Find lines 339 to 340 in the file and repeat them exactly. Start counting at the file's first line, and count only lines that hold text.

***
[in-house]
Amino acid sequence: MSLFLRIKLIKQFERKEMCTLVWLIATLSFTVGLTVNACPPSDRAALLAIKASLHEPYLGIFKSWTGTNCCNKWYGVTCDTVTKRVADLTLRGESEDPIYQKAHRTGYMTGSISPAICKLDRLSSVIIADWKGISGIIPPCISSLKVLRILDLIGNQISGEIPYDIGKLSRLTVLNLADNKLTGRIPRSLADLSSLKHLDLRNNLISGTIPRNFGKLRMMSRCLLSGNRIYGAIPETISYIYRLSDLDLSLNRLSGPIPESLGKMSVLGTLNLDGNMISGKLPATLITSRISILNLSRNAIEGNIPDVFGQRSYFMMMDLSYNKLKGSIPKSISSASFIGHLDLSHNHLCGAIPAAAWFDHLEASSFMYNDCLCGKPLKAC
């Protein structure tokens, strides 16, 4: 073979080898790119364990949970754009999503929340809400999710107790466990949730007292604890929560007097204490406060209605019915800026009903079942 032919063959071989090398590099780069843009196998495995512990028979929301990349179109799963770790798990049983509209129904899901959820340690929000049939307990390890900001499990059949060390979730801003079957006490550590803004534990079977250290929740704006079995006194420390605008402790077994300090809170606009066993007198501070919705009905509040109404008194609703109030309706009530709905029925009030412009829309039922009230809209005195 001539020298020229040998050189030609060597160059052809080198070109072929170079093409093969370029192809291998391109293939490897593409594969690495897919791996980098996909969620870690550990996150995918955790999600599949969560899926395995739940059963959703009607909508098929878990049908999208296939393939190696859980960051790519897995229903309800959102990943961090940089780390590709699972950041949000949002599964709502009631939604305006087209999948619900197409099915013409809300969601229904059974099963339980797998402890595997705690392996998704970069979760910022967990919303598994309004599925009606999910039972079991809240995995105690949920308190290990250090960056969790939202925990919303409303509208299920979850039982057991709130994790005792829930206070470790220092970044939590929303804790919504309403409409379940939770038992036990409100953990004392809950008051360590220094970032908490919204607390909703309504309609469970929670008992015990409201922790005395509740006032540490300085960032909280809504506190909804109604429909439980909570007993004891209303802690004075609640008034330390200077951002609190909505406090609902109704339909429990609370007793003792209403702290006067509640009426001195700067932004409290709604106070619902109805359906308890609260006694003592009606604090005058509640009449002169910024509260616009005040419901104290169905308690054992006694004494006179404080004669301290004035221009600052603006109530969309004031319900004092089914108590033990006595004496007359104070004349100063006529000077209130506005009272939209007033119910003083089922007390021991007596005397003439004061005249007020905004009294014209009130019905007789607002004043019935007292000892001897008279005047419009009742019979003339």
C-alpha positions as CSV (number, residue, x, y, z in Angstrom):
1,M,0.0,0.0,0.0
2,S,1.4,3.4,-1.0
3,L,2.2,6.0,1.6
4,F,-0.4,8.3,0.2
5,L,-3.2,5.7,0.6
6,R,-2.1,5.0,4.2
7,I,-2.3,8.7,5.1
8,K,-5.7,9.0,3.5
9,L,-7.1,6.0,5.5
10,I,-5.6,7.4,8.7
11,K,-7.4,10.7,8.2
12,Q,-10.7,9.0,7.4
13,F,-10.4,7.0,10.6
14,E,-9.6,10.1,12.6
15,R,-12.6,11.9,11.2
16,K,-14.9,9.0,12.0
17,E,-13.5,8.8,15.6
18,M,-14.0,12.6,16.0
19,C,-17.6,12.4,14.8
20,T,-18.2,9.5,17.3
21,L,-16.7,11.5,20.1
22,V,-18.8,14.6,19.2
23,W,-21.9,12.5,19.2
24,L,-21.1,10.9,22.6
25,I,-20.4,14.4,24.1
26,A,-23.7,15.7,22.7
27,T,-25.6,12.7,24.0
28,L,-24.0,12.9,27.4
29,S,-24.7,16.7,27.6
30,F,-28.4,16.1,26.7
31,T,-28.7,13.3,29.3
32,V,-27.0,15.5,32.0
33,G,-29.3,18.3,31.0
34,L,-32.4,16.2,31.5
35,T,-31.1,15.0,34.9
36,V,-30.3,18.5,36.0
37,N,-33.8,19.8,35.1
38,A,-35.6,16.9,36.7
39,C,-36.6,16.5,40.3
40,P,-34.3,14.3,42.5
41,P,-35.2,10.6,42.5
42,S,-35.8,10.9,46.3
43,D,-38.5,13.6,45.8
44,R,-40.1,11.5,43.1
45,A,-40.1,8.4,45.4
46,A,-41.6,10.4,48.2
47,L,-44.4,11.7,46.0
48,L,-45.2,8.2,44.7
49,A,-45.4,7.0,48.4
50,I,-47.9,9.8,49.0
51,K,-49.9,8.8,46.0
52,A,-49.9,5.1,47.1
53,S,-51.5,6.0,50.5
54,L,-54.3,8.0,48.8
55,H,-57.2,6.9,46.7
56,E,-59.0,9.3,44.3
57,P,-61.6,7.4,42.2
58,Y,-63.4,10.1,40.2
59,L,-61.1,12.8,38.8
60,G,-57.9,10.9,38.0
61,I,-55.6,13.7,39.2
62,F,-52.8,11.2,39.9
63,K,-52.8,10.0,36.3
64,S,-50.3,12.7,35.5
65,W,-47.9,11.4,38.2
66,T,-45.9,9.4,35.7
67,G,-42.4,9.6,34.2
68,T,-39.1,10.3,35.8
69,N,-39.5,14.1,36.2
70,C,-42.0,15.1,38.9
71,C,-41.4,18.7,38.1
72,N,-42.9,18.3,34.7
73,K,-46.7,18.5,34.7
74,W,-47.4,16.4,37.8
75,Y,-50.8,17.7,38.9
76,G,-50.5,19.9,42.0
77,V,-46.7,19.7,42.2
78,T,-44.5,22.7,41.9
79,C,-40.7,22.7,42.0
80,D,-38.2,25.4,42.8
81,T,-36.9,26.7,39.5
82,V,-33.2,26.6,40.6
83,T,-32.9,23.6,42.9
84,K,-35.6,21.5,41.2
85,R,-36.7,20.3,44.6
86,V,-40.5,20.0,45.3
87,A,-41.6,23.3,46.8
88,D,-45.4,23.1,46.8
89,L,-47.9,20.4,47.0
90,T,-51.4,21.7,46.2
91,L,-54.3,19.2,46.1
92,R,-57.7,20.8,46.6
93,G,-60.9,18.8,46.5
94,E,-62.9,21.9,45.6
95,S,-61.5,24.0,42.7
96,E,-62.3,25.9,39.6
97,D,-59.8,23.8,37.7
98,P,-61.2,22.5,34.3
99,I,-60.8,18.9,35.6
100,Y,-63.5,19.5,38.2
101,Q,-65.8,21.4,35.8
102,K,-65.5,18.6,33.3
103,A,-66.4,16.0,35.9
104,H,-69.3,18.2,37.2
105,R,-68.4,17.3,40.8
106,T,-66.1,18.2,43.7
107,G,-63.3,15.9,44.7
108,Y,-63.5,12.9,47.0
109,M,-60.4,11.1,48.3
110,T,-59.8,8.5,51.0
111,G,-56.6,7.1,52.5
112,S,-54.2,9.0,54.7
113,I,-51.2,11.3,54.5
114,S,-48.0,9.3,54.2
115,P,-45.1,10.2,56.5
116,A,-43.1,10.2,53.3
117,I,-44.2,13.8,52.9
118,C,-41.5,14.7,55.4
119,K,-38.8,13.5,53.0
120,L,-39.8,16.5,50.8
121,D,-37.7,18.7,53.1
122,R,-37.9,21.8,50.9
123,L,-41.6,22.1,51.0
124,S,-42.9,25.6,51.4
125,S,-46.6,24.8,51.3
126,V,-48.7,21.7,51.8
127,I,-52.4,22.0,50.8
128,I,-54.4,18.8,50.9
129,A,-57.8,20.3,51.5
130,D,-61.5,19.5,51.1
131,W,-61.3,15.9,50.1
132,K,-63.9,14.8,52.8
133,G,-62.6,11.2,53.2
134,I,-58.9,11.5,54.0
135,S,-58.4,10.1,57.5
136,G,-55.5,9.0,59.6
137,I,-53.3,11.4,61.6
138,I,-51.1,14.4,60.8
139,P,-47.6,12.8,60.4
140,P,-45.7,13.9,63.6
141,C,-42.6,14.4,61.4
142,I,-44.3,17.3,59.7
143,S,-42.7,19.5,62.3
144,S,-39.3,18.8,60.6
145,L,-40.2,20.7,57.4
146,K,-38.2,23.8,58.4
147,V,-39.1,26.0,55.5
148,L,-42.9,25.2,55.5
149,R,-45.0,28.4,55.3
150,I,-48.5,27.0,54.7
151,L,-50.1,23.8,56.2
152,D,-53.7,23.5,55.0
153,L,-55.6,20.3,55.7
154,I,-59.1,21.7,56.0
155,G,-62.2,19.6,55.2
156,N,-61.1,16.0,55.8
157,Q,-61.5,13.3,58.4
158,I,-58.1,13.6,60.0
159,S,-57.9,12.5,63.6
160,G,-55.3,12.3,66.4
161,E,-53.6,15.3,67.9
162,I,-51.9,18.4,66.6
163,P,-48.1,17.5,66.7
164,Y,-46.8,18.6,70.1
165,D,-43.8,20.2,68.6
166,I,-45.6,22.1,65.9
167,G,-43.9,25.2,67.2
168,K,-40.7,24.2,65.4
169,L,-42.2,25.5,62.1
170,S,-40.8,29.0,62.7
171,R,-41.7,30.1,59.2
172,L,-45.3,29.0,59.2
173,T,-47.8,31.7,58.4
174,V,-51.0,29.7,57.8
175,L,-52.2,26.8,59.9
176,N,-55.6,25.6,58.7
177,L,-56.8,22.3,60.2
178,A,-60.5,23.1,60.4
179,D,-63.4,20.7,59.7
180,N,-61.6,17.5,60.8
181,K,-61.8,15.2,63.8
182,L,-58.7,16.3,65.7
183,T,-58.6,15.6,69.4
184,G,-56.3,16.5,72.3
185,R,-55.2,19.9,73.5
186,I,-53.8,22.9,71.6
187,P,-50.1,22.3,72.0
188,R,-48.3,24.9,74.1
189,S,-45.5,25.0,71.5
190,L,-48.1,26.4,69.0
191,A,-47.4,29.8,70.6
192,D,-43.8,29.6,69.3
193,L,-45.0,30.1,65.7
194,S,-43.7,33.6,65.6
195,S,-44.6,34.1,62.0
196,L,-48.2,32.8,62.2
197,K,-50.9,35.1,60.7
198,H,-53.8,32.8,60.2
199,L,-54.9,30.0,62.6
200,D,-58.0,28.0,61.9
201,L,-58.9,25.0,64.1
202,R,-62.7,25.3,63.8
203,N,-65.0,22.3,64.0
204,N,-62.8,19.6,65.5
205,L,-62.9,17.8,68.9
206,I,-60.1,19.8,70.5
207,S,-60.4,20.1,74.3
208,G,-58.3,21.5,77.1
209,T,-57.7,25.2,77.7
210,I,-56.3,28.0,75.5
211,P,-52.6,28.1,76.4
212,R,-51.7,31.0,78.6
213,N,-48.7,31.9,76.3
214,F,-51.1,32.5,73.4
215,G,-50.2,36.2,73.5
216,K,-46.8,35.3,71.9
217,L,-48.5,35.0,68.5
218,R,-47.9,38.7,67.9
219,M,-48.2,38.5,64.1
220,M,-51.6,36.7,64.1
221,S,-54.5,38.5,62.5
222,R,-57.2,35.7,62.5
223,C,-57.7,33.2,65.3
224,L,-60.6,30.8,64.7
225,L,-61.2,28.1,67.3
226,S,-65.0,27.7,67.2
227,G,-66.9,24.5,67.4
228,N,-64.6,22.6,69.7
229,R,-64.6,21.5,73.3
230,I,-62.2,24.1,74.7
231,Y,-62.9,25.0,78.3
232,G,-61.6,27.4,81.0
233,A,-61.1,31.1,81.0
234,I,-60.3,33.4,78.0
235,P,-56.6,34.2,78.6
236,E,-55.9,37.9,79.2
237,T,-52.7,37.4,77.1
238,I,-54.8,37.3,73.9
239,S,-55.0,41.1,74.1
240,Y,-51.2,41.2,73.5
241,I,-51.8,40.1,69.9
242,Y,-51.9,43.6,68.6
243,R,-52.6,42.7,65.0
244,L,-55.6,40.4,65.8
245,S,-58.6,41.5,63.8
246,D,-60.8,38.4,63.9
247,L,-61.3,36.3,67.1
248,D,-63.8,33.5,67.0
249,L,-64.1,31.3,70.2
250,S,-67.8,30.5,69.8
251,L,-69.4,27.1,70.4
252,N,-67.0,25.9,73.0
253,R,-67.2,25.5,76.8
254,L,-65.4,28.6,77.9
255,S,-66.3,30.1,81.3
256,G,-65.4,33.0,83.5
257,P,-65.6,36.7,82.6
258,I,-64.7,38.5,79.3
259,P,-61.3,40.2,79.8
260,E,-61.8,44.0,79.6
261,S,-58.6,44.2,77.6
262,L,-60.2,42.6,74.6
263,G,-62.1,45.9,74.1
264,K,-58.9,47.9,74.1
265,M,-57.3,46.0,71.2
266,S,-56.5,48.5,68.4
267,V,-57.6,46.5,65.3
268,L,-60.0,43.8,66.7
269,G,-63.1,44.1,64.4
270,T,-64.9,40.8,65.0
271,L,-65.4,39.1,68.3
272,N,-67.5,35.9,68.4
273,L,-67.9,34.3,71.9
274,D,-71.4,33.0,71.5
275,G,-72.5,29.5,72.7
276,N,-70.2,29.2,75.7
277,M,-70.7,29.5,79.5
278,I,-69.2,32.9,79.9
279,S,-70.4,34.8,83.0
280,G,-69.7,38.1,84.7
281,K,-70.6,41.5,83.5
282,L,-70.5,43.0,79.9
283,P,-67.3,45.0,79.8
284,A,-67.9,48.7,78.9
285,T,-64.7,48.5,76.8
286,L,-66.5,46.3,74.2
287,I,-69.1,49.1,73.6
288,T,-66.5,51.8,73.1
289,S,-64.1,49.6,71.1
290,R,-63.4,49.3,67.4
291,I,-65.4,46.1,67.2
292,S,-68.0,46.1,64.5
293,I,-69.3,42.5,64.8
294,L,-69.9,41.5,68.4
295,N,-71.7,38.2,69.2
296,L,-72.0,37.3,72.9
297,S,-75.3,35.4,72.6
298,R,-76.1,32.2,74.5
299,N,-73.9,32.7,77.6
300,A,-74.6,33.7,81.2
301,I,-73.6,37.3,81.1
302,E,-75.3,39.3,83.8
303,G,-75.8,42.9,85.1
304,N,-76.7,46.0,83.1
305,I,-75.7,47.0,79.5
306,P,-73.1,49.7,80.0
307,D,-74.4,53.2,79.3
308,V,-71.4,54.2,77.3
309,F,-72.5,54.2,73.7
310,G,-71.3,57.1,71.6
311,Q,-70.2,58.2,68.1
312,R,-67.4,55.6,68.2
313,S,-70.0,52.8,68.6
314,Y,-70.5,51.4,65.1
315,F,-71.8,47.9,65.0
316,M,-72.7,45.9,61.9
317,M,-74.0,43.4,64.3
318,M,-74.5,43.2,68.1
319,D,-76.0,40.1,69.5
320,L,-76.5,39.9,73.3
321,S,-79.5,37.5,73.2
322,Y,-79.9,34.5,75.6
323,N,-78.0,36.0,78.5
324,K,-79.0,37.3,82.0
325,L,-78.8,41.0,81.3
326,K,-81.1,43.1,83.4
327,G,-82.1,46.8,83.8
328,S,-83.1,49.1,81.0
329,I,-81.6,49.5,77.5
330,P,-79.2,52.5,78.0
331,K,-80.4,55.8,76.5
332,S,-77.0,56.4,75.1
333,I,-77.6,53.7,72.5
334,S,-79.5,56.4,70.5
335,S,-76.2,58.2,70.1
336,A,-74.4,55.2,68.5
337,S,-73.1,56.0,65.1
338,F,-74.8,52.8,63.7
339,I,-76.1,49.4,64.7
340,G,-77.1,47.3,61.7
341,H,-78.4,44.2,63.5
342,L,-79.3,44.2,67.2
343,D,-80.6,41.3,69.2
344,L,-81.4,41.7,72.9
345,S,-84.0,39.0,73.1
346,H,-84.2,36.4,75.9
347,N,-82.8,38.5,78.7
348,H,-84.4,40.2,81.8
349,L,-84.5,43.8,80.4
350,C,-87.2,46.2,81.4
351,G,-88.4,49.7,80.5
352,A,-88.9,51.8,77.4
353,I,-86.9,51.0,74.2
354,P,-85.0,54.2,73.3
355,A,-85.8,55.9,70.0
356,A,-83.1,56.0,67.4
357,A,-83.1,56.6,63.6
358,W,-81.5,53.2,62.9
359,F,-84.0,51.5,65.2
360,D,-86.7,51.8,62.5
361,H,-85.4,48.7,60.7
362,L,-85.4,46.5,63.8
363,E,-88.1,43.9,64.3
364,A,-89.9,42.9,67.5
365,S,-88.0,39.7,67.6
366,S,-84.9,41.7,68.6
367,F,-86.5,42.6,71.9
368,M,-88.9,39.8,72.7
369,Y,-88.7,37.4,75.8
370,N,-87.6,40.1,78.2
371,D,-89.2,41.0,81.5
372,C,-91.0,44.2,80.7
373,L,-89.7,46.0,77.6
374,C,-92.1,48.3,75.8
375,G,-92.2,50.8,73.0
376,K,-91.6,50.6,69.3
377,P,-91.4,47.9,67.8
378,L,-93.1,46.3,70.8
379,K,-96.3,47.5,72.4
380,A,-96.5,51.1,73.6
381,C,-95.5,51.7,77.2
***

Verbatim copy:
335,S,-76.2,58.2,70.1
336,A,-74.4,55.2,68.5